Hoto is a popular regional dish originating from Yamanashi made by stewing flat udon noodles and vegetables in miso soup. Though hoto is commonly recognized as a variant of udon, locals do not consider it to be an udon dish because the dough is prepared in the style of dumplings rather than noodles.
Wheat farming and the flour culture were brought into Yamanashi prefecture due to shortages in local rice crops. Sericulture had turned lands traditionally reserved for rice crops into silk farms, and flour products like hôtô were invented as a means to counter food shortages which arose from this change in agriculture.
This transition may have begun in Yamanashi's Gunnai region, where rice farming was impossible to begin with due to cold temperature and large amounts of volcanic debris embedded into the soil. Wheat farming spread through the rest of the prefecture and into the neighboring Nagano, Shizuoka, Saitama, and Gunma prefectures, where similar cuisine using flour dough and soup can also be found. For example, a dish called nibôtô, which is identical to hôtô except with a soy sauce-flavored soup, can be found throughout Saitama and Gunma prefectures.
Hoto and Takeda Shingen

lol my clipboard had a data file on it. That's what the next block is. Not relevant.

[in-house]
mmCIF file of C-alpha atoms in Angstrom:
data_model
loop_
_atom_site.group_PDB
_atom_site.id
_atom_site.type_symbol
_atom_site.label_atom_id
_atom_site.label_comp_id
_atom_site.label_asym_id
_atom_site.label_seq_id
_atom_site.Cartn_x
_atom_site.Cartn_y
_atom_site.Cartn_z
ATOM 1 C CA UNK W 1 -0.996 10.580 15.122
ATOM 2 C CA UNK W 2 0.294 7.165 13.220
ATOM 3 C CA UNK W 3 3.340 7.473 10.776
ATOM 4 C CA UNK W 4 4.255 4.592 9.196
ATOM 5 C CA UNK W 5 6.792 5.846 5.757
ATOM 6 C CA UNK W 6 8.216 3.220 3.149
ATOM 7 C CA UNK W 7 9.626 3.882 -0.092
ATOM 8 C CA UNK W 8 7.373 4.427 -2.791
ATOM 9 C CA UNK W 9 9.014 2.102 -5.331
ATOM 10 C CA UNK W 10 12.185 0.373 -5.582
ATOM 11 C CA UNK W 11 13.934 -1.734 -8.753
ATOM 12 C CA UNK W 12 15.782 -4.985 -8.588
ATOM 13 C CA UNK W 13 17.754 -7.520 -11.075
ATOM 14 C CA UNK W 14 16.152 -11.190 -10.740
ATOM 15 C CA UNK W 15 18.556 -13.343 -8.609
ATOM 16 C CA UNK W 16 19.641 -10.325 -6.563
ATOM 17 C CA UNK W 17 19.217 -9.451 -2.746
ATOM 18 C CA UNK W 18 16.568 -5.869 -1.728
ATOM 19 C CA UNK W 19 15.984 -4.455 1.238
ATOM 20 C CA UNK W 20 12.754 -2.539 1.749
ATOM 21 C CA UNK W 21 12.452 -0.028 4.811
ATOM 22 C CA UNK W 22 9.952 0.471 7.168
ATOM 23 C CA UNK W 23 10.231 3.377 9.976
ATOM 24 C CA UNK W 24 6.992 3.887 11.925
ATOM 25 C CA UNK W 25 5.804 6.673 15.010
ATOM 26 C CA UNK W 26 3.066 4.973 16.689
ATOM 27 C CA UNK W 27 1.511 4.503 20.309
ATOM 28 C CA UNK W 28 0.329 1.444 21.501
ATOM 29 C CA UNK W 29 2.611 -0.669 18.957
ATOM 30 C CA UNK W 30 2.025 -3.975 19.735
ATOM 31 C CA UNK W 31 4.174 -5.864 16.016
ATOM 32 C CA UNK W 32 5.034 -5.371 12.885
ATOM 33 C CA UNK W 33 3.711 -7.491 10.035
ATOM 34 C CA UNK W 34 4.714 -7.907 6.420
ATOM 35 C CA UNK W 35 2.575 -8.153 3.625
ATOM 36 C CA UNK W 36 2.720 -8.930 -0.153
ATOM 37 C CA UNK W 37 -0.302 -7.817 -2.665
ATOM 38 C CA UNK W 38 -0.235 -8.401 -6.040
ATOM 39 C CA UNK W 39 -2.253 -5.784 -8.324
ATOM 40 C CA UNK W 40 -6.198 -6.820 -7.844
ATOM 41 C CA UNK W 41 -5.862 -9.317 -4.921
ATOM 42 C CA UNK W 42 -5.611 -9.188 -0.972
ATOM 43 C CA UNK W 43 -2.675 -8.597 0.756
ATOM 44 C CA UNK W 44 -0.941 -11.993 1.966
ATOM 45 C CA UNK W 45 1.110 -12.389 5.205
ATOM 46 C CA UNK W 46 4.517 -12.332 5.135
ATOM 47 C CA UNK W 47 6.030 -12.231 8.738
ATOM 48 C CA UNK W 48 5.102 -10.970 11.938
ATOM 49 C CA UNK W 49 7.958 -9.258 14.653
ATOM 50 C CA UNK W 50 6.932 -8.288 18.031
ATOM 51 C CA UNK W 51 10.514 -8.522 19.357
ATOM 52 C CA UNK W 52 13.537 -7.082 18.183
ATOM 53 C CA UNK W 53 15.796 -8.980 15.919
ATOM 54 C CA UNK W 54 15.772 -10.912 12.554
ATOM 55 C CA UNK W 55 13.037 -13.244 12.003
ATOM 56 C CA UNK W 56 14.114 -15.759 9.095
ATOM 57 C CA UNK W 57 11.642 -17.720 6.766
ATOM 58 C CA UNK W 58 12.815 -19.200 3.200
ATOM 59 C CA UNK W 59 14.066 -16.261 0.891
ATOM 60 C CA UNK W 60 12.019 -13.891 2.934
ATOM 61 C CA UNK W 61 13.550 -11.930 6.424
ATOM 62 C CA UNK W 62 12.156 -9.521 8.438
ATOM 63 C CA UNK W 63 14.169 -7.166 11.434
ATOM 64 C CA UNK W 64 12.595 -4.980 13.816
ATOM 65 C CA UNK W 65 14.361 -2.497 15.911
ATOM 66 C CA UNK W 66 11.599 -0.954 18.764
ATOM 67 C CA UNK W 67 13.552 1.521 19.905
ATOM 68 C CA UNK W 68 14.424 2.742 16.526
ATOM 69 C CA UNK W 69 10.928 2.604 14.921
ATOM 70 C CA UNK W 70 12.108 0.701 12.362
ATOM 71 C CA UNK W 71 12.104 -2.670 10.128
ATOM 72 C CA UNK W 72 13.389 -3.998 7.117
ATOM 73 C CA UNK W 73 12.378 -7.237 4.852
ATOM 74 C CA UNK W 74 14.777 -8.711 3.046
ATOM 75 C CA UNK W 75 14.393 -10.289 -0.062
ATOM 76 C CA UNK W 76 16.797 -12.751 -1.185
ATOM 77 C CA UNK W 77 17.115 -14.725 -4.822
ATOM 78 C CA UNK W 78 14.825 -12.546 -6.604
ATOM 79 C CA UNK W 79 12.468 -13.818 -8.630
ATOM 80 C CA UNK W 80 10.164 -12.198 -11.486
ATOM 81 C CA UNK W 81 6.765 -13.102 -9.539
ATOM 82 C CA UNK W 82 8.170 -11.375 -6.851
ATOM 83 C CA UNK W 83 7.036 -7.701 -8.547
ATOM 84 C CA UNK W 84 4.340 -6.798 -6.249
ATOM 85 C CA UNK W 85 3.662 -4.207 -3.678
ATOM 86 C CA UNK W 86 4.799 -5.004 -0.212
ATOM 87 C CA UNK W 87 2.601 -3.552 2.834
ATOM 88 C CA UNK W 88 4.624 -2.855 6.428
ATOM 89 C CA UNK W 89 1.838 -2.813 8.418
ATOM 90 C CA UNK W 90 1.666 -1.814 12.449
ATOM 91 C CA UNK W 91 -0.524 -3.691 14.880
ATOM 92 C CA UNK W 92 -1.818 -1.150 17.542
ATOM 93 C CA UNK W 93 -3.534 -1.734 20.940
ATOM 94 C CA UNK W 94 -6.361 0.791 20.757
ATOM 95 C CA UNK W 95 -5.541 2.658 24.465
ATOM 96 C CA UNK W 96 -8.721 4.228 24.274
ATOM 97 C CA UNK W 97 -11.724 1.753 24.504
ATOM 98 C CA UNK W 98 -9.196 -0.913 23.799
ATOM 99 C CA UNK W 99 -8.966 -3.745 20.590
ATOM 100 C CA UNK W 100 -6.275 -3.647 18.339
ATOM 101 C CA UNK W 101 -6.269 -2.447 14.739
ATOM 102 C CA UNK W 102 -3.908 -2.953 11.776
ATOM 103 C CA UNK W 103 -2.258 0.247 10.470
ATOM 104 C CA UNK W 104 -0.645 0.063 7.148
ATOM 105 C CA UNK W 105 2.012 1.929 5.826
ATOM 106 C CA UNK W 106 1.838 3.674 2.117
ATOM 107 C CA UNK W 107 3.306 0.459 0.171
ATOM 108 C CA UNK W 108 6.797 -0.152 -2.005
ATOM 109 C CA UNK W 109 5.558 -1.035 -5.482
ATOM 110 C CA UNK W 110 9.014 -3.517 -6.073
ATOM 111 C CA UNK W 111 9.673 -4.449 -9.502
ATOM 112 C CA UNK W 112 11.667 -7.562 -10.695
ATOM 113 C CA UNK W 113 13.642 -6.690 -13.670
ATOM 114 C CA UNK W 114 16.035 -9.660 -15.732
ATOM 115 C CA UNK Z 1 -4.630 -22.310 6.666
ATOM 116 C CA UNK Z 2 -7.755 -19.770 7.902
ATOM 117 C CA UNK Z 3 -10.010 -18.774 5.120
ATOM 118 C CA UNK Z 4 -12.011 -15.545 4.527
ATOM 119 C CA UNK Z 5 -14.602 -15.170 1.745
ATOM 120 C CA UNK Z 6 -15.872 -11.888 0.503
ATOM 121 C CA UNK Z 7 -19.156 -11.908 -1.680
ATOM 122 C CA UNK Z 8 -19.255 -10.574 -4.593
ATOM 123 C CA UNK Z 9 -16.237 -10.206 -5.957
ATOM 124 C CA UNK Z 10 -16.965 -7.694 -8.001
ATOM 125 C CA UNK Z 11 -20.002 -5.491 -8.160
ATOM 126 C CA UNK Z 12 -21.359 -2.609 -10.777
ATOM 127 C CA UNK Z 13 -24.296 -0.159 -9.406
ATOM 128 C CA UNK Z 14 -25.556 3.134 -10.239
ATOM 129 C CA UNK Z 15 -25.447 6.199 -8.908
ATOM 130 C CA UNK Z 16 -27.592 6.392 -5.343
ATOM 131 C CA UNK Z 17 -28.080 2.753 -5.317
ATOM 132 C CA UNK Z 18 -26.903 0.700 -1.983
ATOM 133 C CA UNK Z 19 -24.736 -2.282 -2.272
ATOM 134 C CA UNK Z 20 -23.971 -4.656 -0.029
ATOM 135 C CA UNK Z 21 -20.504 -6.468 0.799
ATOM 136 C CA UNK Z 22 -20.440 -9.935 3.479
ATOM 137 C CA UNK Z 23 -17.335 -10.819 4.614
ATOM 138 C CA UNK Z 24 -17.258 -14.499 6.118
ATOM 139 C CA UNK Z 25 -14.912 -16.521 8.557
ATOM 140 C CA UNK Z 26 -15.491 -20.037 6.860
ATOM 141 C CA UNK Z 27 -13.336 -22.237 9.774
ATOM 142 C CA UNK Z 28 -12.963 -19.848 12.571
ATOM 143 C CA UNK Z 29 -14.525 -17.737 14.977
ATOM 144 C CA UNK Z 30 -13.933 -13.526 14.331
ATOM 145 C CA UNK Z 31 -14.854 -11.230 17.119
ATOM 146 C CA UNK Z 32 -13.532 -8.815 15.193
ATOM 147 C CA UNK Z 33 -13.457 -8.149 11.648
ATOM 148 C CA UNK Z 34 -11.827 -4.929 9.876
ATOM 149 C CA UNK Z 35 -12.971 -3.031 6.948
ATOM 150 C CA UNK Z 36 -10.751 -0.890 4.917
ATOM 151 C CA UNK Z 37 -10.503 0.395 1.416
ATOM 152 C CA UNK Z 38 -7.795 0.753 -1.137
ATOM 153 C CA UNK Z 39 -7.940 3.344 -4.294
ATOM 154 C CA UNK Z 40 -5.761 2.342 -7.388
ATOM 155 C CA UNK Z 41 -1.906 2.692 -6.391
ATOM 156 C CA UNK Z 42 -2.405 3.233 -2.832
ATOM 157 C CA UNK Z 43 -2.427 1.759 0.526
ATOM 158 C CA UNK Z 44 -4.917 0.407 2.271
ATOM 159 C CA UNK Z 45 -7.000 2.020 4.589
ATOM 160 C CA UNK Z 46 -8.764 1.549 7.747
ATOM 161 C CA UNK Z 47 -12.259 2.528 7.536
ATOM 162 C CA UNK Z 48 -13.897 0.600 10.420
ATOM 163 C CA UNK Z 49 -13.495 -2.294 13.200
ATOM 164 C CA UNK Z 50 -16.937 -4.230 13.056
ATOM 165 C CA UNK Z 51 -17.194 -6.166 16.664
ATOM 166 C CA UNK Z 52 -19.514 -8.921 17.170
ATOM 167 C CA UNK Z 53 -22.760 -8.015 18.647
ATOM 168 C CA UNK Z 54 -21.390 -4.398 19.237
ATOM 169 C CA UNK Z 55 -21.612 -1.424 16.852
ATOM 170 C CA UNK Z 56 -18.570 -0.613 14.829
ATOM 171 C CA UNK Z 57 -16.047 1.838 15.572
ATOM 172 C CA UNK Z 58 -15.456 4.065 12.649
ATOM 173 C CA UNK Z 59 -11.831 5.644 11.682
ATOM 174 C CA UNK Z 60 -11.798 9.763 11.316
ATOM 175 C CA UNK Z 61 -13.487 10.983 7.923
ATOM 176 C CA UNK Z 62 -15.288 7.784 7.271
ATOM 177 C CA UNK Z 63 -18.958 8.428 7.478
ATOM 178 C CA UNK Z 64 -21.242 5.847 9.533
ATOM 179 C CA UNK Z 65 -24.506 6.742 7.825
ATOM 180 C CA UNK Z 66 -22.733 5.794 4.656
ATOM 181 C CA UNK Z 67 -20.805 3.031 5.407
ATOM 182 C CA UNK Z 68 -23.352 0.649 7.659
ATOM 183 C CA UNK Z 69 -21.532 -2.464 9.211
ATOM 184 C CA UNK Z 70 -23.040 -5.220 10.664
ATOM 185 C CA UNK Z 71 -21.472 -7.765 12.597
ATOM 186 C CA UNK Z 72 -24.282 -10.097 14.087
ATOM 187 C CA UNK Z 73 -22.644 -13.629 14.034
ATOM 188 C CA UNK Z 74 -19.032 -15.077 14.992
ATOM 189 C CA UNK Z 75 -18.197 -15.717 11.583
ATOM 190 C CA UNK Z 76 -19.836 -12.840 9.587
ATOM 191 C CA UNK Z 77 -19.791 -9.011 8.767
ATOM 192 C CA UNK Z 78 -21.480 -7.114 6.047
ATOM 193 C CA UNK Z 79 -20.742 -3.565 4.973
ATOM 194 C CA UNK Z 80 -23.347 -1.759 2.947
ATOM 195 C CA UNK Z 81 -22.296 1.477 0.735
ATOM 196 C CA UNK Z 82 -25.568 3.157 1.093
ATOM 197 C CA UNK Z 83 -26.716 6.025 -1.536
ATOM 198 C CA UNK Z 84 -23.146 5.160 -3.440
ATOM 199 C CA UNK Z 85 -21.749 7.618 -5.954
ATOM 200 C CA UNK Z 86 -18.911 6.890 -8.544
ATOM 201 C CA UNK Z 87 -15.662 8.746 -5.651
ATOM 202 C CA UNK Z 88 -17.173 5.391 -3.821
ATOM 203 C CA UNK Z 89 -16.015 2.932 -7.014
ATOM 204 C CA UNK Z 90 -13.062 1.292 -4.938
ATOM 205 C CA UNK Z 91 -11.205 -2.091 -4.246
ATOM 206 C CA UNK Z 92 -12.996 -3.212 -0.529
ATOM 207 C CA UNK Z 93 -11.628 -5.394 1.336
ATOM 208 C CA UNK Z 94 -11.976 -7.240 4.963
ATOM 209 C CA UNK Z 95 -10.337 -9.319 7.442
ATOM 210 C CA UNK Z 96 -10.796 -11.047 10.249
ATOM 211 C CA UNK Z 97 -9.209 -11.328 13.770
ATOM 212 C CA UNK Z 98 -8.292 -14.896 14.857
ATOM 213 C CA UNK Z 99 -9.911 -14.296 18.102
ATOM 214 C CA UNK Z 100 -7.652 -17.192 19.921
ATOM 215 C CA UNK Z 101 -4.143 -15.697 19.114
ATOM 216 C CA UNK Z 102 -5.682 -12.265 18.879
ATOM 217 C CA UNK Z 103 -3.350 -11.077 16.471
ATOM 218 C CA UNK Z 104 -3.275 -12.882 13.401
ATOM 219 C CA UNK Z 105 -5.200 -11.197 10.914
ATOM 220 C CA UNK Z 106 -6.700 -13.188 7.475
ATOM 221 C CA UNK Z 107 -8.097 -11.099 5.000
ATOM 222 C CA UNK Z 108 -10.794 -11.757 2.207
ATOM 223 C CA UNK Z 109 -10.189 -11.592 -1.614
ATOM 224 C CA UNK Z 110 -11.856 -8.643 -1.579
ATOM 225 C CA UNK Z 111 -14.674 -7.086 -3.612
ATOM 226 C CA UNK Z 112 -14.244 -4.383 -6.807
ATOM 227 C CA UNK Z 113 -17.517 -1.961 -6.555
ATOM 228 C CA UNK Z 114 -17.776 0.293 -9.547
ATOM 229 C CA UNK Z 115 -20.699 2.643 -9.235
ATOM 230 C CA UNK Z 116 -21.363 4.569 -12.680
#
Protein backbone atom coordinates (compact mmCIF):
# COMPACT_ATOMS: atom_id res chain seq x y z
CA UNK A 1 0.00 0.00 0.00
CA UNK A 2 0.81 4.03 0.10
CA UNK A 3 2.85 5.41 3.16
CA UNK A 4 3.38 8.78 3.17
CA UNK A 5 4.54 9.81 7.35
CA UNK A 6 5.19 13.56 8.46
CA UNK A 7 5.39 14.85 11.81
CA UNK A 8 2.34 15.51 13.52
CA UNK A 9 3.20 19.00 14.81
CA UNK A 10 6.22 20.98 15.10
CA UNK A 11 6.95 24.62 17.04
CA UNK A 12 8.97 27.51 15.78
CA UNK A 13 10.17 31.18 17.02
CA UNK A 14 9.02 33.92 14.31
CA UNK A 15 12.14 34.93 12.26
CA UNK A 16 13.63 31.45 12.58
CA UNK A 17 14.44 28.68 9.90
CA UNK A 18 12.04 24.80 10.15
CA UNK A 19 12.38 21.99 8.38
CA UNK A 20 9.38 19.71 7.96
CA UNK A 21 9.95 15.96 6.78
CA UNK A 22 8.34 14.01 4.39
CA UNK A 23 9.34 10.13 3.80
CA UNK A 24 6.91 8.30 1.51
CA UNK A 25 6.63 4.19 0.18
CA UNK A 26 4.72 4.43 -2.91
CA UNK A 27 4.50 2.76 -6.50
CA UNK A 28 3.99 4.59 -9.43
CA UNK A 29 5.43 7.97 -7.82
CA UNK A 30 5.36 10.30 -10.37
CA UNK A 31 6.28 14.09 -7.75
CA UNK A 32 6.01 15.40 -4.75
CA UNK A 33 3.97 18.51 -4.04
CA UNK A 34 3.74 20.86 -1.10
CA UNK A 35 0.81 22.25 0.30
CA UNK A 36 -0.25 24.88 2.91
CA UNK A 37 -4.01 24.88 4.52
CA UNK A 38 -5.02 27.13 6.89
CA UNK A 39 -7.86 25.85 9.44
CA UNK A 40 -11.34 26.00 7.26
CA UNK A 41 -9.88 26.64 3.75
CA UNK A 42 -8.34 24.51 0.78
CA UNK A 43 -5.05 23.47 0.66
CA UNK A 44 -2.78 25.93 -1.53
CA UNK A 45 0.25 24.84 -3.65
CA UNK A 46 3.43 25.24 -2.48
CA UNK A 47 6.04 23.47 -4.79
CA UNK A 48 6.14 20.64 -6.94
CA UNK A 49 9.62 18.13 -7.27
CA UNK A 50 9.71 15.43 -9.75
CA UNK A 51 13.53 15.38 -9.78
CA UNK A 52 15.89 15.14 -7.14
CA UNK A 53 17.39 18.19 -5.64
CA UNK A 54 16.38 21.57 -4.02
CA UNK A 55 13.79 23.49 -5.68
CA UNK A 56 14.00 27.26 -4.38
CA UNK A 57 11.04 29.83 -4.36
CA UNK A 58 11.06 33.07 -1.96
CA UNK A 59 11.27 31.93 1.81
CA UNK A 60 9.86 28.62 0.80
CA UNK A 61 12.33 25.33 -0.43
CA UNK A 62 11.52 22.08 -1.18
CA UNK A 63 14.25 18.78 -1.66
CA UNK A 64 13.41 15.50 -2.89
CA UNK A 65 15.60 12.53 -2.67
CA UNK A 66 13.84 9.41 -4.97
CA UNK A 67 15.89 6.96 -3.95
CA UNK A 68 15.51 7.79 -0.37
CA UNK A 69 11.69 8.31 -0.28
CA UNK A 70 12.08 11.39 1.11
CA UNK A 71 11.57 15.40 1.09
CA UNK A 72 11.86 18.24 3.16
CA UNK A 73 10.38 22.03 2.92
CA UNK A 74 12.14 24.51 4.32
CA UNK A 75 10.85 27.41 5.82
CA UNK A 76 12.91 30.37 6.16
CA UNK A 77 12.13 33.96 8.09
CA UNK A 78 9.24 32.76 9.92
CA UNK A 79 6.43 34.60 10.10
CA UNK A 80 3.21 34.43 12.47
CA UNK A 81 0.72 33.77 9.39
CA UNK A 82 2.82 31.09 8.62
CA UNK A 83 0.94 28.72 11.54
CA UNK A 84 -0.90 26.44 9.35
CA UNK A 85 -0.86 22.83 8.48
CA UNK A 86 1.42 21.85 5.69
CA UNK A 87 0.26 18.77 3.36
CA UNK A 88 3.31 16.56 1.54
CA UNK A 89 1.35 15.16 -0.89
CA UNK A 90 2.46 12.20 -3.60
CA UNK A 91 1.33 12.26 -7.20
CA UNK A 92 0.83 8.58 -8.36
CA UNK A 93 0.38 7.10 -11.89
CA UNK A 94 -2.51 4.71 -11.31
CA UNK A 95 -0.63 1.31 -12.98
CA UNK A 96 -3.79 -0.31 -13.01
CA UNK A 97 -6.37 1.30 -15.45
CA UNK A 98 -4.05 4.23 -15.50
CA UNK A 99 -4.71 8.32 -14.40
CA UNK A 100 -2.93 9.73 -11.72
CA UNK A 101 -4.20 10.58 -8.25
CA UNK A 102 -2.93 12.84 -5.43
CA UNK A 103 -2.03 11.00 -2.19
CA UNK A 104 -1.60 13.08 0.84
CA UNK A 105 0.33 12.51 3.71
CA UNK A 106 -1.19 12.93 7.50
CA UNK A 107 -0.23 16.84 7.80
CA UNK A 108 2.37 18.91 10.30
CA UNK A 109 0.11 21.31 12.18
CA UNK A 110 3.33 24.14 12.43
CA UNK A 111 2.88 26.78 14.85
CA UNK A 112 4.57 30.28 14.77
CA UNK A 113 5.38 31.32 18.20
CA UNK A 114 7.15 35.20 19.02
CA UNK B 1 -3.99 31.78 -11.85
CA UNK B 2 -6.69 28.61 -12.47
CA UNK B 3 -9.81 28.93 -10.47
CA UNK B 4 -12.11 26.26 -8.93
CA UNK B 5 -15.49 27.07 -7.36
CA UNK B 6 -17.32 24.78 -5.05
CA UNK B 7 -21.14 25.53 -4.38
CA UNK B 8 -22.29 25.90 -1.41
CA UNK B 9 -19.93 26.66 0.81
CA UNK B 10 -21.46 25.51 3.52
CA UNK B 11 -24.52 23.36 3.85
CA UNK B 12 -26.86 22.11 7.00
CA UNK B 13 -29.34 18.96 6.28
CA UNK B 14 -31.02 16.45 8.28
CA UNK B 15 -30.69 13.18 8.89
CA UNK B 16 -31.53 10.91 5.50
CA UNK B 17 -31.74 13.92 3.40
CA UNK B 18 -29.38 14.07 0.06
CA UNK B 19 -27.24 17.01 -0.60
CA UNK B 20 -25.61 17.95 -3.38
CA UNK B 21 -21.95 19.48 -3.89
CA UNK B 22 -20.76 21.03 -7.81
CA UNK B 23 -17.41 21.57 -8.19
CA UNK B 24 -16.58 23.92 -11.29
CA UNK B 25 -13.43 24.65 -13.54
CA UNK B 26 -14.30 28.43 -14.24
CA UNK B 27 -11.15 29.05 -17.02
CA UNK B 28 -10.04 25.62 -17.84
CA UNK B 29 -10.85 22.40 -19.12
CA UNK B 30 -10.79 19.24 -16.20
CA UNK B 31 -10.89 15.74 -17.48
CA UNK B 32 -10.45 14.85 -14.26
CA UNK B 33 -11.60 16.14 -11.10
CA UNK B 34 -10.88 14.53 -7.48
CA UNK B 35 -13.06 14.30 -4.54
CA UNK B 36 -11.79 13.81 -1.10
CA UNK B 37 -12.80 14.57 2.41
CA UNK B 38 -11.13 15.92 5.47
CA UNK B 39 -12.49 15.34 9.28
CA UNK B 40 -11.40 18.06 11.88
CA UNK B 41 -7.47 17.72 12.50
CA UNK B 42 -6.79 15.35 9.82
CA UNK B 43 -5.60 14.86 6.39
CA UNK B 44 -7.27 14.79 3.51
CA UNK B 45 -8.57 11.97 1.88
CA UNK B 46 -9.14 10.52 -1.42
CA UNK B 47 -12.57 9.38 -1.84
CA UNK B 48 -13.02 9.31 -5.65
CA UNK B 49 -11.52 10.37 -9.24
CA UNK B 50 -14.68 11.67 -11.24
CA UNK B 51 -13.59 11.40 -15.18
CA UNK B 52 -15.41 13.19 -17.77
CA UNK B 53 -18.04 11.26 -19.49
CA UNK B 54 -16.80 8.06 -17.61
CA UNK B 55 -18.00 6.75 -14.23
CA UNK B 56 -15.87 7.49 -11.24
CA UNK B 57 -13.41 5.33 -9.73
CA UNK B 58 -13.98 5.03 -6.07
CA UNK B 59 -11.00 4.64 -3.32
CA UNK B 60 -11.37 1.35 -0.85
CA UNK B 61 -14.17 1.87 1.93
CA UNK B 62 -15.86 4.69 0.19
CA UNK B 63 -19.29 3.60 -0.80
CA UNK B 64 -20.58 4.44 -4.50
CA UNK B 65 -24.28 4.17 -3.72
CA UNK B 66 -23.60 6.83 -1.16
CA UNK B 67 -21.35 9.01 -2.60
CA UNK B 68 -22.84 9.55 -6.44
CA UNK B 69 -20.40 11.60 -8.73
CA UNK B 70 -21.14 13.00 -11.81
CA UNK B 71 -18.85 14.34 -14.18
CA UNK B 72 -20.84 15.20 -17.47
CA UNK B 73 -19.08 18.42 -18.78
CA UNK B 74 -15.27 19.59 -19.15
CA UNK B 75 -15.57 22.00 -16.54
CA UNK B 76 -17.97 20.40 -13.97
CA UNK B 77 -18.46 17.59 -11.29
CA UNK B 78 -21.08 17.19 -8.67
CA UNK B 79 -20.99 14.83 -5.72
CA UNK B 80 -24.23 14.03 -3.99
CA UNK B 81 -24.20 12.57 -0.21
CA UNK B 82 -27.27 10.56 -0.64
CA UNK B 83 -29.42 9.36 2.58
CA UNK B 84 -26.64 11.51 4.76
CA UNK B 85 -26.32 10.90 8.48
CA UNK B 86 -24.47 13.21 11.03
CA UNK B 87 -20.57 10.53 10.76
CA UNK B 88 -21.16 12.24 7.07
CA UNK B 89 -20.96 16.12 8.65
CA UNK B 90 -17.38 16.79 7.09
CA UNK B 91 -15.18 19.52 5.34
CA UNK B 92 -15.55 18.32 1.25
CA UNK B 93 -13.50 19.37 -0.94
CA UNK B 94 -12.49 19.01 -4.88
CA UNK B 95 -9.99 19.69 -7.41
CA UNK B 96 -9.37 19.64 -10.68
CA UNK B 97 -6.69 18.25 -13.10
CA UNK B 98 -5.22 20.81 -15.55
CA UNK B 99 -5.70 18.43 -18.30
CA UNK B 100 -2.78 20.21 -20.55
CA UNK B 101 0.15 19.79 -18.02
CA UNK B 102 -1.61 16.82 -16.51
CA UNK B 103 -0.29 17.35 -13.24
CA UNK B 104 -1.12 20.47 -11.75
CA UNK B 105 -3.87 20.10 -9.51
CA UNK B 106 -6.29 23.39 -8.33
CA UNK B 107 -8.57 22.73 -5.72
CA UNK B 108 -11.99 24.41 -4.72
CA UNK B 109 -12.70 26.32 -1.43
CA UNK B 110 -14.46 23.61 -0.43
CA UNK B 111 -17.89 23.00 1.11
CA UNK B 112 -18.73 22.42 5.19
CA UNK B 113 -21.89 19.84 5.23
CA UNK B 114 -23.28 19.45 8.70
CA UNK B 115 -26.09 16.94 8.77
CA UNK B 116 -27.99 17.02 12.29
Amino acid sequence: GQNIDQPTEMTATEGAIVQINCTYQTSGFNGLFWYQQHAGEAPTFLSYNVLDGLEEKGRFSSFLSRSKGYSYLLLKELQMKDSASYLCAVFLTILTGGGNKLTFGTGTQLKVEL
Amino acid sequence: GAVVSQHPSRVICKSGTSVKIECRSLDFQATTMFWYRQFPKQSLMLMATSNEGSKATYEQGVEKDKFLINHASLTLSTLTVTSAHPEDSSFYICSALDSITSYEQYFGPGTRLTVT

Another prevalent theory suggests that hoto was invented by local war hero Takeda Shingen. The redevelopment of industry and commerce after World War II made tourism the prefecture's most profitable enterprise, and the image of Takeda Shingen was used frequently to promote the area's regional products. Locals sought to popularize hoto as a tourist food by advertising it as the meal consumed by Takeda Shingen and his soldiers before each battle. Modern-day tourists can enjoy hôtô in numerous local restaurants and in rather unseemly locations such as coffee shops and ice cream parlors.
A more extreme branch of these advertisements claim that the descendants of the Takeda clan introduced the recipe to the Tokugawa shogunate, who then used it to develop Nagoya's miso-nikomi udon. The validity of this statement remains highly speculative.